A toll road consortium involving a sanctioned Russian oligarch received more than €40 million from the state to compensate for less than expected traffic.
The payments were made to operators of the N7 Limerick Tunnel over a nine-year period when the group involved a company part-owned by billionaire Oleg Deripaska Irish Independent have learned.
The industrialist, who has close ties to Russian President Vladimir Putin, is no longer involved in the consortium but still holds interests in Ireland as the majority shareholder of Aughinish Alumina’s parent company.
Mr Deripaska was one of several oligarchs sanctioned by the British, Canadian and Australian governments after invading Russia Ukraine Last month. Britain accused the oligarch of complicity in Putin’s aggression.
He had been sanctioned by the US since 2018 for his alleged support of “the Kremlin’s malign activities around the world, including its attempts to undermine Western democracy.” However, he was not sanctioned by the EU.
Forbes estimates Mr. Deripaska’s net worth at €2.4 billion.
Records show that between 2011 and 2019, tunnel and toll road consortium Directroute (Limerick) Holdings Ltd made “variable operation payments” totaling £40.2m to giant Austrian construction company Strabag.
The payments were made under so-called “traffic guarantee” clauses in the public-private partnership contract.
According to Transport Infrastructure Ireland, the clauses were necessary to attract bidders because the tunneling work under the River Shannon involved significant construction risks and uncertainties about traffic volumes.
The payments made up for lost tolls and enabled the consortium to service its debt.
But Tanaiste Leo Varadkar admitted it was “a bad deal” after realizing millions of euros would have to be shelled out each year to make up for lost tolls.
Strabag had a 20 percent stake in the Limerick Consortium, which was joined by AIB, John Sisk & Son, Roadbridge and Meridiam.
This was announced by the Austrian company Irish Independent It sold its interests in the group in 2019 along with its interests in two other Irish toll roads, the N17/N18 between Gort and Tuam and the N8 Fermoy bypass.
Strabag is 25 percent owned by Rasperia Trading, a company controlled by Mr. Deripaska.
In a statement, Strabag said she could not force a shareholder “squeeze-out” but had decided to suspend dividend payments in the face of sanctions.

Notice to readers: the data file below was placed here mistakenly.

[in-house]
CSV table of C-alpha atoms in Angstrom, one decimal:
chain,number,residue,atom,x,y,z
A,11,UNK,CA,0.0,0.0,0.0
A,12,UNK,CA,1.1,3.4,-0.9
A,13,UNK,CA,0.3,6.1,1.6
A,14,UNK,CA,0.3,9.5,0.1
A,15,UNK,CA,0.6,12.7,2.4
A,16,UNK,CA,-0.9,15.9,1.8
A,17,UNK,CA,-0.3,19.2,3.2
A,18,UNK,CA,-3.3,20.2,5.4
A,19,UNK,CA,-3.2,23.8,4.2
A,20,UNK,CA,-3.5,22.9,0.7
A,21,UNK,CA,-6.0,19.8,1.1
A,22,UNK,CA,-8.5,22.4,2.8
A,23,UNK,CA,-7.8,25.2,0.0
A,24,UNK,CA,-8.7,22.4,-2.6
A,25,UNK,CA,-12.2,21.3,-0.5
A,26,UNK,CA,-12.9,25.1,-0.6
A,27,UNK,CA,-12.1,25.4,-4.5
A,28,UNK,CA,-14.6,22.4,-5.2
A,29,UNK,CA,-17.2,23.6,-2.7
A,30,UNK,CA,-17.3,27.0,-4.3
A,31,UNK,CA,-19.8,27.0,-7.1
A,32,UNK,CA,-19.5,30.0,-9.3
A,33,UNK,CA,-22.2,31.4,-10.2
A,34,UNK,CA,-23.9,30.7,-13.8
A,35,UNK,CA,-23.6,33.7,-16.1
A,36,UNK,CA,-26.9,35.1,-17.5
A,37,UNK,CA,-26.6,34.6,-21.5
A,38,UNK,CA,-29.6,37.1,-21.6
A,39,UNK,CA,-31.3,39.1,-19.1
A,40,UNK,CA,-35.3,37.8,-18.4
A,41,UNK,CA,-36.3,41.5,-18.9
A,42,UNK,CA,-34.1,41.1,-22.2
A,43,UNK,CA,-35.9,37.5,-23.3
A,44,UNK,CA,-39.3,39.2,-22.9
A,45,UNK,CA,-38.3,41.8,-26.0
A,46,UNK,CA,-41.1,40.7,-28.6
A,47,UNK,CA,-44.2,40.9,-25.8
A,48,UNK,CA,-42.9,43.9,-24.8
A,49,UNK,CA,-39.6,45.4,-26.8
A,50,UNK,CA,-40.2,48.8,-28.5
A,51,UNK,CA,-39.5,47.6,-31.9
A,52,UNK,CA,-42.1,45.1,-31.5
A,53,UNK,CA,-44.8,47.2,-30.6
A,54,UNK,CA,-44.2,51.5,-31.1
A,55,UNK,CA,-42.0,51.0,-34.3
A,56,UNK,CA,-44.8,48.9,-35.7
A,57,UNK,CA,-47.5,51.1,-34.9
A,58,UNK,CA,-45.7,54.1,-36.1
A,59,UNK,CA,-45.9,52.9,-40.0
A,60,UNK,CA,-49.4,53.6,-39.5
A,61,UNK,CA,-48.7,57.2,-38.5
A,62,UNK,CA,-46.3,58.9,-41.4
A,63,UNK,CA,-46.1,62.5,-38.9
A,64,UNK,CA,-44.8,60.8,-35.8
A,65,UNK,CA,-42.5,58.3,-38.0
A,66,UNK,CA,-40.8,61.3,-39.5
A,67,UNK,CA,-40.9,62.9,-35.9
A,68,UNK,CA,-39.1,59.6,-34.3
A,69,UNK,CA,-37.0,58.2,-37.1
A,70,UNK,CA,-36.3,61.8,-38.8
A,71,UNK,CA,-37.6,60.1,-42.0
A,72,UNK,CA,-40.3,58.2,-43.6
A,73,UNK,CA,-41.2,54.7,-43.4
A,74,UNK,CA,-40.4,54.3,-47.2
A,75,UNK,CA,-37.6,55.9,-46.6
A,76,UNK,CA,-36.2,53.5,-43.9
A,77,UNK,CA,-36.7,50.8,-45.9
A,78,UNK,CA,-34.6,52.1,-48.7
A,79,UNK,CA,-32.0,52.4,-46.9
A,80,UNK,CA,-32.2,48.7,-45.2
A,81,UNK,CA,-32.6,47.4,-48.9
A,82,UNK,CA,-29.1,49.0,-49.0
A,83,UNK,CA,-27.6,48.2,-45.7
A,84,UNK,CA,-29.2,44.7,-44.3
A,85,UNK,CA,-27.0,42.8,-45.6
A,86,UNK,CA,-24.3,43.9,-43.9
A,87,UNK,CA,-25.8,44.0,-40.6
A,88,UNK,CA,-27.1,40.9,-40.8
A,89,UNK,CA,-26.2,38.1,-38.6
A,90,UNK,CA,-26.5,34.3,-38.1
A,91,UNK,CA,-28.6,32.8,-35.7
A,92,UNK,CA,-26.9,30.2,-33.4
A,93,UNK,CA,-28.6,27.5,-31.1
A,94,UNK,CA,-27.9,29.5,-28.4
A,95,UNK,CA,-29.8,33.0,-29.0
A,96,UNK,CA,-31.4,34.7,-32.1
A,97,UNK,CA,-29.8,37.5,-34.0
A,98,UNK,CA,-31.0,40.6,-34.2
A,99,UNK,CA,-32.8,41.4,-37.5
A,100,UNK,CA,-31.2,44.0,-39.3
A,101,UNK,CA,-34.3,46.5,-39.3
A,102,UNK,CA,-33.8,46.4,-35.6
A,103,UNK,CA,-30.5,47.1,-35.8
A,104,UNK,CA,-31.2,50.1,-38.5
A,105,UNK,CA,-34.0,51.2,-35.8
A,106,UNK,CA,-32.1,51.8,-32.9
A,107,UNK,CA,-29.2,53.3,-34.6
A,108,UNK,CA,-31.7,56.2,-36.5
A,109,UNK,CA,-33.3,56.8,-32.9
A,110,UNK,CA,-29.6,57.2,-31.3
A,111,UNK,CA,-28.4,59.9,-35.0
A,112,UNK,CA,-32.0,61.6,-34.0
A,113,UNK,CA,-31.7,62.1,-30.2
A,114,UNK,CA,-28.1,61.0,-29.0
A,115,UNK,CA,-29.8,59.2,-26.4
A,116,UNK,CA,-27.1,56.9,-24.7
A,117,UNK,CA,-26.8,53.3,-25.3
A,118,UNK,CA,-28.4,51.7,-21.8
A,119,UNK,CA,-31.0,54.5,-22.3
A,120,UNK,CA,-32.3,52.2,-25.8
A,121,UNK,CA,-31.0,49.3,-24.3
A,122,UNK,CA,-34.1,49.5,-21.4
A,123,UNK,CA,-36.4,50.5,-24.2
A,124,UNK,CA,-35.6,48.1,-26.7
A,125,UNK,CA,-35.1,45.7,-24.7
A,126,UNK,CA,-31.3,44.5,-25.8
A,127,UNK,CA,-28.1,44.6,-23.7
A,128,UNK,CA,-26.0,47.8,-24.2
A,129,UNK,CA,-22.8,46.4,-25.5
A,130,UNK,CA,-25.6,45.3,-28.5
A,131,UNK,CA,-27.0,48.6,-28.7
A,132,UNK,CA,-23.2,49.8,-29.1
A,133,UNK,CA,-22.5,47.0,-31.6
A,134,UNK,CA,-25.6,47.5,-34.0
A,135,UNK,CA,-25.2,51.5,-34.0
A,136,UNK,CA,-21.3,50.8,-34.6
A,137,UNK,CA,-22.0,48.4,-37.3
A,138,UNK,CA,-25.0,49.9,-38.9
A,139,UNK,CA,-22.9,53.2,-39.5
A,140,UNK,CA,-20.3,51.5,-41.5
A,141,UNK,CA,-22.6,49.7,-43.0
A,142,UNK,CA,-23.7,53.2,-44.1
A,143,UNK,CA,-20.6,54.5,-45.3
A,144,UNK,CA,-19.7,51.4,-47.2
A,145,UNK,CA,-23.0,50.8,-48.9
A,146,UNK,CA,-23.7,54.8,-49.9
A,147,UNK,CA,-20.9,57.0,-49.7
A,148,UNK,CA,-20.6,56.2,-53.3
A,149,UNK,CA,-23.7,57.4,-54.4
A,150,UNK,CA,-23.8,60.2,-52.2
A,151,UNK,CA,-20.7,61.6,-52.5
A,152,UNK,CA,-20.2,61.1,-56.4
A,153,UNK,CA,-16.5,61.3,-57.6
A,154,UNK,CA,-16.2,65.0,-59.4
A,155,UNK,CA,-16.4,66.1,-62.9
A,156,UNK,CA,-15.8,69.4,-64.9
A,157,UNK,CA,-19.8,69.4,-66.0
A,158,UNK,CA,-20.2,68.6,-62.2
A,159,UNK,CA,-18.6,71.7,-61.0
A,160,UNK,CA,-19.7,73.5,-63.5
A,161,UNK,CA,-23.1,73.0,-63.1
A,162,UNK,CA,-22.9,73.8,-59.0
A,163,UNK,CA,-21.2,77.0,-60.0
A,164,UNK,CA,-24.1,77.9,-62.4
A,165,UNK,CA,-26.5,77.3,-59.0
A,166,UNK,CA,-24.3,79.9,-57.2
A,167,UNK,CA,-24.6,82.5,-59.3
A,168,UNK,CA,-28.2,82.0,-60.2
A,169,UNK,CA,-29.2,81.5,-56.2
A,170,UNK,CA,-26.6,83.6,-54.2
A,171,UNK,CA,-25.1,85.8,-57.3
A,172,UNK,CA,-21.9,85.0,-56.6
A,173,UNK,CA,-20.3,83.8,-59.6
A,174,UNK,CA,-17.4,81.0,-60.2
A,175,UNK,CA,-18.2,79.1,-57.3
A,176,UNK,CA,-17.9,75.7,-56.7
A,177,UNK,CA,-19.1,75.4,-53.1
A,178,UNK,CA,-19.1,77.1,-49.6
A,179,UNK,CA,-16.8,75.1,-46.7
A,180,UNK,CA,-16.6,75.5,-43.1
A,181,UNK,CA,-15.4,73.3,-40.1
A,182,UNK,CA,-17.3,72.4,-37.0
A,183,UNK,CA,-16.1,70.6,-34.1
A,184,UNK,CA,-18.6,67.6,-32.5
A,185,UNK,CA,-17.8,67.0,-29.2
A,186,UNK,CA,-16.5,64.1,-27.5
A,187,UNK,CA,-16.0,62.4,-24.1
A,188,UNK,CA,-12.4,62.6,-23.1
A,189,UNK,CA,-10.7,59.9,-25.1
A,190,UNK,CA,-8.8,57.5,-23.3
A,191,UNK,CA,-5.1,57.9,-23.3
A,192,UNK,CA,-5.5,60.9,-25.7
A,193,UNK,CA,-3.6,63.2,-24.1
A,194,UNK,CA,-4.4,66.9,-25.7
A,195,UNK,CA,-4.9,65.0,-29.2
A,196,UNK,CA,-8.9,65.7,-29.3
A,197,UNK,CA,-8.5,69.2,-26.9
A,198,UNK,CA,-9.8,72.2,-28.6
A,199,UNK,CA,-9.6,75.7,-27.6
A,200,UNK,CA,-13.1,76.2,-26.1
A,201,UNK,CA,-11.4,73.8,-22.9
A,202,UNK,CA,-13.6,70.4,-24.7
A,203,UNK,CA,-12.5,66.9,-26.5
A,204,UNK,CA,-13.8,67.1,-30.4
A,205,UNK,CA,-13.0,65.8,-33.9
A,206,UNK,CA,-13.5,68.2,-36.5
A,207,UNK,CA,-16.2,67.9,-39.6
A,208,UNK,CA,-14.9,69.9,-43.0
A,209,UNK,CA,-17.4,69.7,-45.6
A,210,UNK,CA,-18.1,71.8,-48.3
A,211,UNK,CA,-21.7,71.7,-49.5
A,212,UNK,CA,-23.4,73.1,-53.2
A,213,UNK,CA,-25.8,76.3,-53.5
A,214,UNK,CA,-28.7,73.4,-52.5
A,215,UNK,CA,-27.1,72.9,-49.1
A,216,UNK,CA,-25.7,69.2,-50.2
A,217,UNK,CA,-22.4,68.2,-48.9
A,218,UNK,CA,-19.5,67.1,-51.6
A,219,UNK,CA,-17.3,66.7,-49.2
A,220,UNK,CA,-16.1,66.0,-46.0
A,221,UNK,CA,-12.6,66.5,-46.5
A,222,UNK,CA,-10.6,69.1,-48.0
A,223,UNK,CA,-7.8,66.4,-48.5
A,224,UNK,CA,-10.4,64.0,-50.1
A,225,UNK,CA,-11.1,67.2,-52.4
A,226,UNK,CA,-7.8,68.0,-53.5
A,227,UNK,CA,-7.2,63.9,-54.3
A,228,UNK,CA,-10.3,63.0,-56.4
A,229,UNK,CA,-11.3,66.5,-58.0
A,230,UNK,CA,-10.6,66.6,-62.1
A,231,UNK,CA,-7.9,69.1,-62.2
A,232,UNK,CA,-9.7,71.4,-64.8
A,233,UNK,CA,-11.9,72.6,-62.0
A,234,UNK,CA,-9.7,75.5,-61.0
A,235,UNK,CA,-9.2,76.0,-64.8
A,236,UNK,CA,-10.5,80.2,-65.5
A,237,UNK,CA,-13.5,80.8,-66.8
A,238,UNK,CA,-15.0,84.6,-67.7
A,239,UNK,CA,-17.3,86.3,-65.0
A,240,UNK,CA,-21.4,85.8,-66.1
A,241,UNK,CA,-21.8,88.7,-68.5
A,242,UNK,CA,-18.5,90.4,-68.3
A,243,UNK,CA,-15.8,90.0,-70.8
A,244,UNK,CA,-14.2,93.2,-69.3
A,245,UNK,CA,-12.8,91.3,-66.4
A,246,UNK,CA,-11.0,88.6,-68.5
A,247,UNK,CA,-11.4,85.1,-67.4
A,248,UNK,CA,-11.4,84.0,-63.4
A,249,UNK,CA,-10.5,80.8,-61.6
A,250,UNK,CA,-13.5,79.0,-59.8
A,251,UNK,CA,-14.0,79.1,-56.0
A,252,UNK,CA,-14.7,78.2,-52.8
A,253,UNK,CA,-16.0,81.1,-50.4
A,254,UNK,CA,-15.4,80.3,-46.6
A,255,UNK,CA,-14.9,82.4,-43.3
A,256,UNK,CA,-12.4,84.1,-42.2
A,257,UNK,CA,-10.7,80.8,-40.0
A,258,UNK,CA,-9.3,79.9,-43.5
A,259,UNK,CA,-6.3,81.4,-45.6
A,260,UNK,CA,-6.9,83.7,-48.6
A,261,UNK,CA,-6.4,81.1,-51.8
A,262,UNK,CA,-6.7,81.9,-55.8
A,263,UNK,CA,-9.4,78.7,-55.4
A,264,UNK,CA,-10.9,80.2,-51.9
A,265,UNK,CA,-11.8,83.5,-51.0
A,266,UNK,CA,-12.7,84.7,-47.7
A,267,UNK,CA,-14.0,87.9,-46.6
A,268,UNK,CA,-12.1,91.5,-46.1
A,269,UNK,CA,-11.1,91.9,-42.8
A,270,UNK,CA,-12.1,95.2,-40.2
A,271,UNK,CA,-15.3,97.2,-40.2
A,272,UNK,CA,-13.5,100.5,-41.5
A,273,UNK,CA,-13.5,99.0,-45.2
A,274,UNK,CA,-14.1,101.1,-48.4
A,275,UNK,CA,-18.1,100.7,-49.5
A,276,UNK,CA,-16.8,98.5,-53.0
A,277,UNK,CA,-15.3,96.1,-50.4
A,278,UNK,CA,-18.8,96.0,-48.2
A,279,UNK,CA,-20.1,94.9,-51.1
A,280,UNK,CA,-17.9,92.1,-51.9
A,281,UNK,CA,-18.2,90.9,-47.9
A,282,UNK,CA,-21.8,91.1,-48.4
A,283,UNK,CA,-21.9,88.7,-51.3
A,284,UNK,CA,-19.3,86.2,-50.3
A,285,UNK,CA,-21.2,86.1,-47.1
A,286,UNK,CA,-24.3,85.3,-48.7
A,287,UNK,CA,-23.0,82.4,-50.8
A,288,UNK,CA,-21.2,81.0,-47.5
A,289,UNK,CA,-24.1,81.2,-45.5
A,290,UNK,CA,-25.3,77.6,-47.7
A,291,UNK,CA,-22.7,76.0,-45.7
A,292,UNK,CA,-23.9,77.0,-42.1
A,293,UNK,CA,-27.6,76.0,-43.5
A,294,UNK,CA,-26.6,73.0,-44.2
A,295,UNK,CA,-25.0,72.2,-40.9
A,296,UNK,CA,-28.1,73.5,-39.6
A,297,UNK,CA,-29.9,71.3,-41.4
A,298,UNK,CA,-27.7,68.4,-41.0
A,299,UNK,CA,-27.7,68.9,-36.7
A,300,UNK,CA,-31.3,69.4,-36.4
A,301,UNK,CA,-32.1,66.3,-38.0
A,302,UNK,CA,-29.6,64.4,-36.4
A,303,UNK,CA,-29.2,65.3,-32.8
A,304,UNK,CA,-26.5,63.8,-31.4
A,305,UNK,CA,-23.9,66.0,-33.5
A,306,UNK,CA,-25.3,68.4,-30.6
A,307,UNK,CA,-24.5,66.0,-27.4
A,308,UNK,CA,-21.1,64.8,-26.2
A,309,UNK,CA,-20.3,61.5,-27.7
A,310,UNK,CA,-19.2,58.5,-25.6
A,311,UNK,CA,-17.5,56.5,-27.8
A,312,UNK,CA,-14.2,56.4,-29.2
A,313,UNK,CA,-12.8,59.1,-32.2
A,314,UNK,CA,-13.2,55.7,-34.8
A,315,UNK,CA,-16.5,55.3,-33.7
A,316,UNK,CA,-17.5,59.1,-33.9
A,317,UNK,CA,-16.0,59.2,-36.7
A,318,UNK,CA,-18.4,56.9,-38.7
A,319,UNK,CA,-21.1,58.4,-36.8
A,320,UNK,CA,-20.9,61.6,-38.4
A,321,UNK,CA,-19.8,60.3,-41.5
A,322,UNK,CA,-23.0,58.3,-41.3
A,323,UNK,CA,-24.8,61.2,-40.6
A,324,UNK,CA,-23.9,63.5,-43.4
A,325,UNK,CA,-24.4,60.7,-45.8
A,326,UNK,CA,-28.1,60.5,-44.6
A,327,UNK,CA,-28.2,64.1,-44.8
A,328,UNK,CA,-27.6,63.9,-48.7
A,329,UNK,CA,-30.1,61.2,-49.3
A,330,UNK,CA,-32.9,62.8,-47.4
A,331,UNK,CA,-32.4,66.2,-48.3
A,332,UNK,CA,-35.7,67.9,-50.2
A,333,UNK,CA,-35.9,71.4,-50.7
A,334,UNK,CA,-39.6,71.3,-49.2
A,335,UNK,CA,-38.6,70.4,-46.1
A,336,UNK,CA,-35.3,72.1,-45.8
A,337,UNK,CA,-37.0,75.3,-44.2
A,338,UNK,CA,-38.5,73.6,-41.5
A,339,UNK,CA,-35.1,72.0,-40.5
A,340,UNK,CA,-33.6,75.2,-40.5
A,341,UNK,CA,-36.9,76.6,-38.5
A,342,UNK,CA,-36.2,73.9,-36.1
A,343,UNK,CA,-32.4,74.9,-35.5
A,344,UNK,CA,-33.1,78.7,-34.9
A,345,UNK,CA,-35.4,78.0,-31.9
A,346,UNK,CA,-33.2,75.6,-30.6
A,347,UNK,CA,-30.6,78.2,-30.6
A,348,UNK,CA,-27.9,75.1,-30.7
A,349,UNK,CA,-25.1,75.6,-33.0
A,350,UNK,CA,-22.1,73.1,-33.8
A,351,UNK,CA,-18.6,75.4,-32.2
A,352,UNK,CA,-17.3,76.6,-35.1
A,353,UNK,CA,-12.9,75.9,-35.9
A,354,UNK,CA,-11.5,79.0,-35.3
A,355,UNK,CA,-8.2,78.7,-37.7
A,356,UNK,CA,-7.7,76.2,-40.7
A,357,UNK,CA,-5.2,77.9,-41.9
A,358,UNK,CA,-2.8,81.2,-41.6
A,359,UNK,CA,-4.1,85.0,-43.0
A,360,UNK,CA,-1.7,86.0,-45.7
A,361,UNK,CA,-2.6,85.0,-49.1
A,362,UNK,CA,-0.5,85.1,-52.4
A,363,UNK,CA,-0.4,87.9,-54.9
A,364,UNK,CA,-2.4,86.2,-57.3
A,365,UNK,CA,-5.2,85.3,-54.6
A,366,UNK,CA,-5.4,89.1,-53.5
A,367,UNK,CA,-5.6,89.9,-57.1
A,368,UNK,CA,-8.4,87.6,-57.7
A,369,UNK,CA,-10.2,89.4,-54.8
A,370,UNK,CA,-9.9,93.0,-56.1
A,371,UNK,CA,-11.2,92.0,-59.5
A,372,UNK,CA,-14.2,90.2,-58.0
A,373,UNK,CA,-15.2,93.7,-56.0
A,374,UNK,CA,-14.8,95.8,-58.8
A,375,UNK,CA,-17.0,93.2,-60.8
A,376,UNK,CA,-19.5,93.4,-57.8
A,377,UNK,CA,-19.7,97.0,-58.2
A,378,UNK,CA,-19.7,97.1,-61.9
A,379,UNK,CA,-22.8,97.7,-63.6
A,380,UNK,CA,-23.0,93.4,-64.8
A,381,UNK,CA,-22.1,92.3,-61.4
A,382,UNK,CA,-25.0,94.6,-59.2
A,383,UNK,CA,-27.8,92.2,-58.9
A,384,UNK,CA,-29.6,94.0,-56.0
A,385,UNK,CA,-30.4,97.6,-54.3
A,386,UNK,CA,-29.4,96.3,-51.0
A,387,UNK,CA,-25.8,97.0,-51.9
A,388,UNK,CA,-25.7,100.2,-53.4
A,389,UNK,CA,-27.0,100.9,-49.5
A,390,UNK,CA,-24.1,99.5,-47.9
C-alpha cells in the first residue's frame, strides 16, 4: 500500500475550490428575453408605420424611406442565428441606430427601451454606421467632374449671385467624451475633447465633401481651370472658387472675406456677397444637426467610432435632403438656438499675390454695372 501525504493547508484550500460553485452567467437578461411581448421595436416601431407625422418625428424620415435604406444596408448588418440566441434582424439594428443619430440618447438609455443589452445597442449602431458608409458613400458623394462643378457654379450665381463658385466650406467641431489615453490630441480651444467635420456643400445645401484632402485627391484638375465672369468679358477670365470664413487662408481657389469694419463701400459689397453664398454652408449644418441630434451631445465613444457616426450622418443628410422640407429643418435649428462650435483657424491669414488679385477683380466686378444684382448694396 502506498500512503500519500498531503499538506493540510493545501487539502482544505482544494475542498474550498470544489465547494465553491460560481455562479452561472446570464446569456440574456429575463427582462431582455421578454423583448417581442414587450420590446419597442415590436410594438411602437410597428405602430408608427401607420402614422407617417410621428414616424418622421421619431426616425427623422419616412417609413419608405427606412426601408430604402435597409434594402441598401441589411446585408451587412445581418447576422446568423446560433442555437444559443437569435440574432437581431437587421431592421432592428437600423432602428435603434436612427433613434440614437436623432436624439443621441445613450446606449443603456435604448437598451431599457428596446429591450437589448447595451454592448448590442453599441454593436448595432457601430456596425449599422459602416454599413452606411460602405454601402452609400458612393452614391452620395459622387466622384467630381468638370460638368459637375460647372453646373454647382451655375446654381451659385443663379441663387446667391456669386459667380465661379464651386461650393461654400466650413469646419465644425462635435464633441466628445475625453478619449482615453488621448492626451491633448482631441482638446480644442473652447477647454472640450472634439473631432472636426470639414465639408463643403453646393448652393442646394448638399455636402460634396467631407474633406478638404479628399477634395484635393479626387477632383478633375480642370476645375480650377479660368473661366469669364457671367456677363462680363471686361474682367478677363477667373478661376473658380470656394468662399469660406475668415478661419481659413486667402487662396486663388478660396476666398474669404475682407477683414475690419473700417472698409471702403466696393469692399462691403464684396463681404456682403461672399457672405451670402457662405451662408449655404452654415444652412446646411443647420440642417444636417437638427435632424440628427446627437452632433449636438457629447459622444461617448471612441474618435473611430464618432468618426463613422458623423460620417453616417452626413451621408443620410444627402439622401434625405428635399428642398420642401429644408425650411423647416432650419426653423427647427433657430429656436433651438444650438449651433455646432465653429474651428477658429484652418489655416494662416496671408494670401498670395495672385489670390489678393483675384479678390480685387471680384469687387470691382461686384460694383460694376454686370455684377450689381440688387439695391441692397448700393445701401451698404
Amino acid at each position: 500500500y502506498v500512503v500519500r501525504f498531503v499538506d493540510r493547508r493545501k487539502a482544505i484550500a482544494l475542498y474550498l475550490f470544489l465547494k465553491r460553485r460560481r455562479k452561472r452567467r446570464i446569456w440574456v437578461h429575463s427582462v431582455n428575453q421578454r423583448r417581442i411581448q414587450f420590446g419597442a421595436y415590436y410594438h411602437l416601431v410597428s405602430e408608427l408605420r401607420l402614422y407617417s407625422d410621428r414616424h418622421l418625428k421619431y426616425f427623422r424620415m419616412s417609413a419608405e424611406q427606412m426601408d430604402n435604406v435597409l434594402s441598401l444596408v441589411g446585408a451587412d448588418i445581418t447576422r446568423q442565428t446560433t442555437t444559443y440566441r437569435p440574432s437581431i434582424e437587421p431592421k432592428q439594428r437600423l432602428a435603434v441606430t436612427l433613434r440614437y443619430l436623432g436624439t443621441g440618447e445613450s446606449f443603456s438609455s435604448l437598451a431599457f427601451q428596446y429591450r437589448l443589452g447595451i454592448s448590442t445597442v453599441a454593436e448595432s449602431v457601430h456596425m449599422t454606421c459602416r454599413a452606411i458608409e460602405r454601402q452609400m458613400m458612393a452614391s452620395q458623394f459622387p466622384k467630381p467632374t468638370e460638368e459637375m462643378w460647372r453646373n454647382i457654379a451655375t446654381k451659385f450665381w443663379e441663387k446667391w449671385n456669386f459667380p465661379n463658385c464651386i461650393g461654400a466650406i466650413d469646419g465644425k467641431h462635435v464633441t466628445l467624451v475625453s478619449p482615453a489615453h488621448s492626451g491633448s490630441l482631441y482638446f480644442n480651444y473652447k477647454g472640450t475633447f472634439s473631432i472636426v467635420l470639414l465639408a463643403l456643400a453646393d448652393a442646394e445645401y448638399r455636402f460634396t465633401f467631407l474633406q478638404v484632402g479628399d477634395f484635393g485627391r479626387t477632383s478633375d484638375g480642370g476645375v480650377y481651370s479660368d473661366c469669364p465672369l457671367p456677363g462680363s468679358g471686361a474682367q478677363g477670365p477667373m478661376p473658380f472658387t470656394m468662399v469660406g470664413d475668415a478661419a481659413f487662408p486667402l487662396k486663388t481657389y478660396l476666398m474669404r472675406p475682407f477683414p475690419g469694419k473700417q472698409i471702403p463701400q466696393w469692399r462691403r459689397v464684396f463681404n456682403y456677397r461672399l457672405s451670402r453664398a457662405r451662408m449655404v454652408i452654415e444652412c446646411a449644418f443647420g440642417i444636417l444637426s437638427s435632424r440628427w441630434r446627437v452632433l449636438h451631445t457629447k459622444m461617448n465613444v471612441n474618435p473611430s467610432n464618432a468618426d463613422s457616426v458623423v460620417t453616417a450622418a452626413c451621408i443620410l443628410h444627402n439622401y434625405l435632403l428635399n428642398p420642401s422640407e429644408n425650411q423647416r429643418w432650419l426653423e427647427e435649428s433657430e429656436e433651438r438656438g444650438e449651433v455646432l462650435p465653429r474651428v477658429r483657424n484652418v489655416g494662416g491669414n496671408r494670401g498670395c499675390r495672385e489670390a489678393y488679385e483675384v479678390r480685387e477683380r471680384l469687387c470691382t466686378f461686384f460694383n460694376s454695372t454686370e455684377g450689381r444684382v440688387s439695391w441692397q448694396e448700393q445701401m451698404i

Given his links to Mr Deripaska, there has been much speculation about Aughinish Alumina’s future and this is likely to intensify if the EU eventually sanctions him. The Co Limerick mill is controlled by Russia’s Rusal, one of the world’s largest aluminum producers, and its parent company EN+, in which Mr Derispaska has a 45% stake.
He previously had a 70 percent controlling stake, but reduced it in response to US sanctions.
Despite this, concerns have been raised that he is still pulling the strings behind the scenes.
Aughinish is a major Midwest employer with 482 full-time employees and 385 contract employees.
It converts imported bauxite into alumina, which is then shipped to plants in Europe to be smelted into aluminium.
In a statement, the corporate ministry said it understands Aughinish’s parent company is conducting a strategic review to protect its operations.
It said there was ongoing collaboration between the Government, IDA Ireland and the company.
This included a meeting with Mr Varadkar and the Finance Minister Easter Donohoe earlier this week.
“The company is a very important alumina supplier for Europe and an important element in the global alumina supply chain. It is also a major employer in Limerick. The government has a keen interest in the plant continuing to operate,” the department said.
“The department and its agencies continue to assess the impact of recent developments and are closely monitoring the situation.”
https://www.independent.ie/irish-news/russian-oligarchs-firm-received-millions-of-euro-from-irish-state-to-compensate-it-for-underused-toll-road-41489140.html The Russian oligarch’s company received millions of euros from the Irish state to compensate them for the underused toll road